In addition to a noticeable boost in energy, there is evidence that coffee may exert an electrical jolt to dormant parts of your brain and potentially strengthen synapses associated with learning and spatial memory. Coffee also contains fiber, which will help your cardiovascular system (stronger heart = healthier brain).The trick though, is not to have more than two or three cups.
The brain uses roughly 20 percent of your carbohydrate intake. It is dependent on blood sugar for fuel and since it can’t store the sugar, it relies on a steady stream of carbs — which beans can satisfy. Beans are not only packed with fiber, vitamins, minerals, and protein, but they’re also very inexpensive. A bag of raw beans usually only costs a few dollars and can last to accompany meals for several weeks. Accompany is the key word here — just one-fourth of a cup is adequate.
Oysters are great source of selenium, magnesium, protein, and many other nutrients which promote brain health.
You may be questioning the fattening influence that olive oil can have on your diet, but avoiding fat can increase confusion, mood swings, and insomnia. A diet rich in the right amount of “good fat” is essential to clear thinking, improved memory, and a balanced mood. People who consume the processed vegetable fats found in salad dressings, snacks, and prepared foods have dramatically higher rates of mental degradation than people who eat healthy fats. Most processed foods and fast foods are made with low quality oils and Omega-6 fats, which are more unhealthy than saturated fats. Choose healthy fats like those present in olive oil, and avoid processed fats found in junk food.
Tuna is another rich source of Omega-3s, however it also has the highest level of vitamin B6 of any food. Studies suggest that B6 is directly associated with memory, cognition, and long term brain health. The B vitamins in general are very important for balancing your mood. B6, specifically, influences dopamine receptors, helping you feel happy.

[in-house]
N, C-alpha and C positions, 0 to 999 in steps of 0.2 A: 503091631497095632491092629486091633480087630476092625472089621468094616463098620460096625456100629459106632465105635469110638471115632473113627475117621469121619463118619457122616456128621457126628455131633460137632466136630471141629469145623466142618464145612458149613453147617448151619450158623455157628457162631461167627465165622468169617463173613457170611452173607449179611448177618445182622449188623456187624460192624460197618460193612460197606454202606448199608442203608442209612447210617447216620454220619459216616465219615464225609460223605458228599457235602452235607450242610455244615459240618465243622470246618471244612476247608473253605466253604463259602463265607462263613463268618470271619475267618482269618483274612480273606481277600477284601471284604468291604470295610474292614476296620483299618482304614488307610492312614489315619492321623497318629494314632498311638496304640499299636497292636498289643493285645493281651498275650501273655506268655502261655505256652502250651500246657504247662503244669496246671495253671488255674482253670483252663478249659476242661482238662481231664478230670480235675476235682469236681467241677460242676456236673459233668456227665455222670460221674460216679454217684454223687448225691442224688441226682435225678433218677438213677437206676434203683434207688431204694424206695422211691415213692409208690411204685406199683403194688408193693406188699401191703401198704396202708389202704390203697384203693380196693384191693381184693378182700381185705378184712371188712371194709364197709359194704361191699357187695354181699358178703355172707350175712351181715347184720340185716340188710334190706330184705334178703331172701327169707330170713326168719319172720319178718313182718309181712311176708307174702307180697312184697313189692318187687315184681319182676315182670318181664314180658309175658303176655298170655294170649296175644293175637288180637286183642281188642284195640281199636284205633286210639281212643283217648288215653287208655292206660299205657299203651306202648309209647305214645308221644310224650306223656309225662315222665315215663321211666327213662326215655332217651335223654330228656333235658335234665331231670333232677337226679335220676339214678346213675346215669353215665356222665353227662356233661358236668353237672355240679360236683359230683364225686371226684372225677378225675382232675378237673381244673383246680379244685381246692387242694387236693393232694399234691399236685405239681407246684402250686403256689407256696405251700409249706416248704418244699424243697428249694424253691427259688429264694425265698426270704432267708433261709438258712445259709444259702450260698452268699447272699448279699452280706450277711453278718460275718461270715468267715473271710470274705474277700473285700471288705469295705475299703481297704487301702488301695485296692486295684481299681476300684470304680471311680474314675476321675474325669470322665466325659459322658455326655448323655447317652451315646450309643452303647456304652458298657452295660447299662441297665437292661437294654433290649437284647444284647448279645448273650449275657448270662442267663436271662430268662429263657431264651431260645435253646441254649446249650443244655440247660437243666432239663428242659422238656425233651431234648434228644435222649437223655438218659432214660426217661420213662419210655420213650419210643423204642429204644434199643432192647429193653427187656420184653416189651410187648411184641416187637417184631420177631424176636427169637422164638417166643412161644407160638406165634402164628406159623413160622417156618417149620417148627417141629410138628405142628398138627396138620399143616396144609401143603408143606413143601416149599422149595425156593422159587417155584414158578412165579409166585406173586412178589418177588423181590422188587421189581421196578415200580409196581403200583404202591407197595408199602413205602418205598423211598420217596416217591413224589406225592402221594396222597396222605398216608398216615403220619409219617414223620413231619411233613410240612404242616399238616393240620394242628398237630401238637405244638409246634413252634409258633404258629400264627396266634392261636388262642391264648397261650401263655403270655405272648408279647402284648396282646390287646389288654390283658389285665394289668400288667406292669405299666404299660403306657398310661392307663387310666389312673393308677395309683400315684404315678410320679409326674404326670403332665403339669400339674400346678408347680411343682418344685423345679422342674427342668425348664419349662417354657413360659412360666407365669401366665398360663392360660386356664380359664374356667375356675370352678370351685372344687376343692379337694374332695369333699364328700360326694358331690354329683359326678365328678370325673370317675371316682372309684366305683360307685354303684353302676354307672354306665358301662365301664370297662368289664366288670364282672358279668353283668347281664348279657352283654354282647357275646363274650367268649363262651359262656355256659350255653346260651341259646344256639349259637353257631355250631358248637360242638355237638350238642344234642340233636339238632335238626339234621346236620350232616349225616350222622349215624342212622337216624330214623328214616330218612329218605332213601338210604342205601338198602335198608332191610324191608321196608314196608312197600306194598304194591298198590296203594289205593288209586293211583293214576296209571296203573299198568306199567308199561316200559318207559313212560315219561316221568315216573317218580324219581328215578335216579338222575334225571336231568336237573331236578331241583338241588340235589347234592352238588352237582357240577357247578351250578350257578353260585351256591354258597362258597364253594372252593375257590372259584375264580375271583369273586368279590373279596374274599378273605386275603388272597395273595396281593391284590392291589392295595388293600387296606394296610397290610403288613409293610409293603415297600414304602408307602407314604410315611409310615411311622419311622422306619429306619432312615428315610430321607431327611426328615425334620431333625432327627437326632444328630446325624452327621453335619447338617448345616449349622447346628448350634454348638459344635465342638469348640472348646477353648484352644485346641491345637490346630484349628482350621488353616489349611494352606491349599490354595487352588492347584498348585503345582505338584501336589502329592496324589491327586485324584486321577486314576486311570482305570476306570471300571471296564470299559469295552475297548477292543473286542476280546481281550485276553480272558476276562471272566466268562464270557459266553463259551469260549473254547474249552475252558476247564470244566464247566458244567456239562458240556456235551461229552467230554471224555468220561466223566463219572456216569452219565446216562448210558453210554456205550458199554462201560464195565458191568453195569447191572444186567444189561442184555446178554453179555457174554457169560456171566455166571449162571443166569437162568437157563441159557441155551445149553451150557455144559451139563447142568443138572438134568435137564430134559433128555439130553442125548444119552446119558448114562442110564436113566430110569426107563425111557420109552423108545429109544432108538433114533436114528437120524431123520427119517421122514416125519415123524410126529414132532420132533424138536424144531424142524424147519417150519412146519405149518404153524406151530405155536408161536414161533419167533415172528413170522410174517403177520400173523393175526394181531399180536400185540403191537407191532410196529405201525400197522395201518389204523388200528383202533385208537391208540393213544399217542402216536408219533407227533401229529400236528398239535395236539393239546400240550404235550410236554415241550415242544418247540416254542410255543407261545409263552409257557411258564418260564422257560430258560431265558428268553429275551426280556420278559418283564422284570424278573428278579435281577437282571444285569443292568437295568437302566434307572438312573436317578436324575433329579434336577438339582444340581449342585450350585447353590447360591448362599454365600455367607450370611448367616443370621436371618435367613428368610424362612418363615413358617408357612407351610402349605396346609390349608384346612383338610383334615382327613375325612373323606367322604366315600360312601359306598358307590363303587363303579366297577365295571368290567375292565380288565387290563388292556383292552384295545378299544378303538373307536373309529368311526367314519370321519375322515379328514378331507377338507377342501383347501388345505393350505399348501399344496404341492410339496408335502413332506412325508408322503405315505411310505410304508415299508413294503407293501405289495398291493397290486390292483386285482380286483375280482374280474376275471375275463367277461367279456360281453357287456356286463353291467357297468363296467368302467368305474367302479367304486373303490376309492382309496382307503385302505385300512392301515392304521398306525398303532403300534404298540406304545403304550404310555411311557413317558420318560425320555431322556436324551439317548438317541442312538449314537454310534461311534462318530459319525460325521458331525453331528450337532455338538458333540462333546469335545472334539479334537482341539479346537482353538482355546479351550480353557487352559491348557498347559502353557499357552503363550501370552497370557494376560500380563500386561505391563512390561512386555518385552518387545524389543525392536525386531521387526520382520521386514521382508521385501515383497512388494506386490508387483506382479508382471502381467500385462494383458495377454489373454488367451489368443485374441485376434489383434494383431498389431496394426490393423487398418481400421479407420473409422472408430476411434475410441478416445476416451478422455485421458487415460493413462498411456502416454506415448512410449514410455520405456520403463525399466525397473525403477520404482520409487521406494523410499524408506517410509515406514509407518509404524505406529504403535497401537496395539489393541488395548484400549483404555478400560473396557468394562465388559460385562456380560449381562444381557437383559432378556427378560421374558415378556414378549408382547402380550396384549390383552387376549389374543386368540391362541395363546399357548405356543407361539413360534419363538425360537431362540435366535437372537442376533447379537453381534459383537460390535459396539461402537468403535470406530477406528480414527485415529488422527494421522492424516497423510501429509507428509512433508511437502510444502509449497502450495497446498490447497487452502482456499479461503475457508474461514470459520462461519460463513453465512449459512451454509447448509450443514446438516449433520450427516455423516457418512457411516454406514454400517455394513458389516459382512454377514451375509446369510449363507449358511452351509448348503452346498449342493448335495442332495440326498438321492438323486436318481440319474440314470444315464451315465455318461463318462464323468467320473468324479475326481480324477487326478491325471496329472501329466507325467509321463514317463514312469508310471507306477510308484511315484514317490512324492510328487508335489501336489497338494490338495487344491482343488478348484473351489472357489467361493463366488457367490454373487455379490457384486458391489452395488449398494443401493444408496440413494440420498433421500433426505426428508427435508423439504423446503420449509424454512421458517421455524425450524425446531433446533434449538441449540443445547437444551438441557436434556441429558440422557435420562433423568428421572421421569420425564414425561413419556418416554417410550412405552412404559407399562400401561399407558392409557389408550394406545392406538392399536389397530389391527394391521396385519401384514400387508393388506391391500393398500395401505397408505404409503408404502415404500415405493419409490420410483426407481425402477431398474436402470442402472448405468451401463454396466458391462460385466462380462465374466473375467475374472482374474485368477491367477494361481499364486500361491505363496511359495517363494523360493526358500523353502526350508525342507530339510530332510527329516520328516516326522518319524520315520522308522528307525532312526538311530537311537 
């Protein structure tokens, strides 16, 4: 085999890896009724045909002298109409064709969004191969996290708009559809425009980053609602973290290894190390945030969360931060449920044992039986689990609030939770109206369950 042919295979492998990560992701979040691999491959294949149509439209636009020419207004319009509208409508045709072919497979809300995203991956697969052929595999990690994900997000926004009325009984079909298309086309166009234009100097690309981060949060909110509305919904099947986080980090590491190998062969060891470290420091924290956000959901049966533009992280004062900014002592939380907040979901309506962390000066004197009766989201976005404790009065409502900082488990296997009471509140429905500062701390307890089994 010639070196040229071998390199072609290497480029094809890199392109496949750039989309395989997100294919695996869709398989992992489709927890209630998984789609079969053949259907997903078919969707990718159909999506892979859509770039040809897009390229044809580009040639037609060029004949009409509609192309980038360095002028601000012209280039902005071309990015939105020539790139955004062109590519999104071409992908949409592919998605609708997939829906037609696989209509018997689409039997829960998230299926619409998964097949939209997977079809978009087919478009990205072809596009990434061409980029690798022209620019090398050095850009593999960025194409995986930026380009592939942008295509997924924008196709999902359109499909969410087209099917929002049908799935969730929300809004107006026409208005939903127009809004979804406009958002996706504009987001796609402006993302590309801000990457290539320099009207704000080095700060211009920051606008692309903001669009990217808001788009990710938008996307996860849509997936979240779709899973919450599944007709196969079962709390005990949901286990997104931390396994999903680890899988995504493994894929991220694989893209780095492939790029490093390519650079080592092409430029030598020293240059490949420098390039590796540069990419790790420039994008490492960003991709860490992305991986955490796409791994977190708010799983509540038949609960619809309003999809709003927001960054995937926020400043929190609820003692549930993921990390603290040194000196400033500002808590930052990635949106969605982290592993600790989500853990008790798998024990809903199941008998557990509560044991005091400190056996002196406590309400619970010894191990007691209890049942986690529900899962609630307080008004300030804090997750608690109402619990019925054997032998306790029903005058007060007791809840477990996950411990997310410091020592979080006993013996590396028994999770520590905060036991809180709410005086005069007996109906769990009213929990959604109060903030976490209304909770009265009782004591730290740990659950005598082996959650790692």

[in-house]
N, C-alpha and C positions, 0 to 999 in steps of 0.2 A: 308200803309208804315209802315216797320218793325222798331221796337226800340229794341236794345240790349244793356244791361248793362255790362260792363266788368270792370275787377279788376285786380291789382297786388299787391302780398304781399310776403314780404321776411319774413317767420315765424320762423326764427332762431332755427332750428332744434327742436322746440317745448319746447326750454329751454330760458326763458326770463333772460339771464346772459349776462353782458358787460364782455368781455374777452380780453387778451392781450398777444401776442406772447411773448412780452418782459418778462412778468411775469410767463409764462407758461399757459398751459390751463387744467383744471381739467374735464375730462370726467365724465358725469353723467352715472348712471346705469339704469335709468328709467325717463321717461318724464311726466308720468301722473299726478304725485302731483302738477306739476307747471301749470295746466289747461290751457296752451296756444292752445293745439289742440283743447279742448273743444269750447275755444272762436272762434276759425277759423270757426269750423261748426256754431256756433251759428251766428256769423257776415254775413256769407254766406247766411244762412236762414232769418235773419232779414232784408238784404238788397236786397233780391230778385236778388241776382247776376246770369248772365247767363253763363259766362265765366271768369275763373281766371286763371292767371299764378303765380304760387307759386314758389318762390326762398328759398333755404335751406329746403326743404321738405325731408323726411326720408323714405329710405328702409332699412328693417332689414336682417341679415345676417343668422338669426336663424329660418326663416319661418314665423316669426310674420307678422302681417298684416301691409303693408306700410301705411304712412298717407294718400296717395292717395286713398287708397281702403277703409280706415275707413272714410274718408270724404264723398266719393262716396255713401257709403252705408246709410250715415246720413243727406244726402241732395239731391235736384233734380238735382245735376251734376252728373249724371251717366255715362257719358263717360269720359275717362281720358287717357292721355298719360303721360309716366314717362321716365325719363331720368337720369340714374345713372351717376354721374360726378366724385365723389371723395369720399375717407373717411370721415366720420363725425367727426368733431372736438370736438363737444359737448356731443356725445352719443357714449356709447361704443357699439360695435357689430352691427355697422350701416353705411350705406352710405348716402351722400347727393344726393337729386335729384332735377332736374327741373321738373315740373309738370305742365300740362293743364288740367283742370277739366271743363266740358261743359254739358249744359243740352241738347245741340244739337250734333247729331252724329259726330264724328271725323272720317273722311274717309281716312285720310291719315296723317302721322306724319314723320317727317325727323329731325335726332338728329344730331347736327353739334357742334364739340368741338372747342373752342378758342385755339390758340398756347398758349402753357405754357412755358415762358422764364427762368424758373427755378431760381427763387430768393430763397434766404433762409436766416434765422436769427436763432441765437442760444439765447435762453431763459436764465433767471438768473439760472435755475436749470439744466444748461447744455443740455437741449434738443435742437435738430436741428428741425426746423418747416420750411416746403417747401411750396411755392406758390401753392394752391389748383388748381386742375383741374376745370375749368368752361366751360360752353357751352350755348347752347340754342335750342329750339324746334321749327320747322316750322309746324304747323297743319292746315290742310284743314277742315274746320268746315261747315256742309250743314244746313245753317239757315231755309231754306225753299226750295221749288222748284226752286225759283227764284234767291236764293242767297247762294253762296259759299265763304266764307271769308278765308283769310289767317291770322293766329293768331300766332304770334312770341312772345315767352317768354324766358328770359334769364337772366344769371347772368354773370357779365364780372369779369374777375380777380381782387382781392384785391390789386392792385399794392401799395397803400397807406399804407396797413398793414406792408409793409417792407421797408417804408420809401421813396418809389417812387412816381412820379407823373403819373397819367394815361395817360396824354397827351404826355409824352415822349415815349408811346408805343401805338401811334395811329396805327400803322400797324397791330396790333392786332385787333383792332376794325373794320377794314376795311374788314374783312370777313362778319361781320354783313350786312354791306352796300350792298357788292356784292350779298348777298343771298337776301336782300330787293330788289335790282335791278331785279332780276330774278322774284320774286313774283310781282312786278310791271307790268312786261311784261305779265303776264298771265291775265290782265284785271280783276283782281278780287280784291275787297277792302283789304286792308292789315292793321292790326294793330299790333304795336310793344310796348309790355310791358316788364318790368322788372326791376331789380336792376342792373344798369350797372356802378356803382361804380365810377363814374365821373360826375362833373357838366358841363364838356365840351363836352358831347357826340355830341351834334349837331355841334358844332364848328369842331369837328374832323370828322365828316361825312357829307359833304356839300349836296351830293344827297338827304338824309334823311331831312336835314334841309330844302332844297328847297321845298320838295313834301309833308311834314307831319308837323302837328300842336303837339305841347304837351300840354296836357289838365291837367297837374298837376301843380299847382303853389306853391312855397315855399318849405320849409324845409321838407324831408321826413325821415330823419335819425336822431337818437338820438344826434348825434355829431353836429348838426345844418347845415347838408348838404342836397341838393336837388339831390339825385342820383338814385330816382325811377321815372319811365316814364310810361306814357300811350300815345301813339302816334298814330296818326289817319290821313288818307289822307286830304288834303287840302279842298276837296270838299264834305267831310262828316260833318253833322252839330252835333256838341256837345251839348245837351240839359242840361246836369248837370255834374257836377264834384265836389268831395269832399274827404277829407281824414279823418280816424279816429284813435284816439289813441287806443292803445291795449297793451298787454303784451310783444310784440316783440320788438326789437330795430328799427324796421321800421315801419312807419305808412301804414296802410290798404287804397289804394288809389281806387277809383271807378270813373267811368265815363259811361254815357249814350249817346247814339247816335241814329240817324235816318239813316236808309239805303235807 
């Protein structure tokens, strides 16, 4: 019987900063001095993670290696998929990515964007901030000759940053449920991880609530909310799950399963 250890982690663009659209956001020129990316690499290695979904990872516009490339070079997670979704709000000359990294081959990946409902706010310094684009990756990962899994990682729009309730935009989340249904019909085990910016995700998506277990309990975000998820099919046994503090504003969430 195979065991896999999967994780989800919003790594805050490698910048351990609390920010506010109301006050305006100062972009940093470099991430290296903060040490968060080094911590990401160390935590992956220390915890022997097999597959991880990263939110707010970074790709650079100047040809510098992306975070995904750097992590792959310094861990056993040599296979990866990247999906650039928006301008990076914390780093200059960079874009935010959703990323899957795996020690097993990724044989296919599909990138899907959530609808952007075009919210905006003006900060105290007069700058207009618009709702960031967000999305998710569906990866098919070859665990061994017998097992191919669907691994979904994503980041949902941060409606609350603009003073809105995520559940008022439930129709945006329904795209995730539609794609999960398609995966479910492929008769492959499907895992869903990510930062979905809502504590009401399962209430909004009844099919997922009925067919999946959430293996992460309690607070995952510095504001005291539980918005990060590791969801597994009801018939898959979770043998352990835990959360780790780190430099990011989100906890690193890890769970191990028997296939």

Garlic is one of the most powerful nutritional weapons at your disposal. Garlic helps reduce bad cholesterol and strengthens your cardiovascular system. It also has a protective antioxidant effect on the brain and has been known to fight bacteria more effectively than standard antibiotics.
Green, leafy vegetables
Vegetables like spinach, kale, chard, arugula, and romaine are high in iron and manganese. Iron deficiency, which is rather common among Americans, has been linked to restless leg syndrome, fatigue, bad moods, confusion, and other cognition issues.
Tomatoes contain lycopene, a red pigment also found in berries and fruits. It is also an antioxidant that is particularly good for your brain — it can help prevent dementia and lower your risk for certain cancers. Tomatoes have to be cooked to get the lycopene, which means that ketchup can be good for your brain. However, other sources of lycopene containing less sugar, like fresh tomato sauce, are recommended.
Sara Thompson is a blogger for neurosurgeon Dr. Todd Kuether in Portland, Oregon.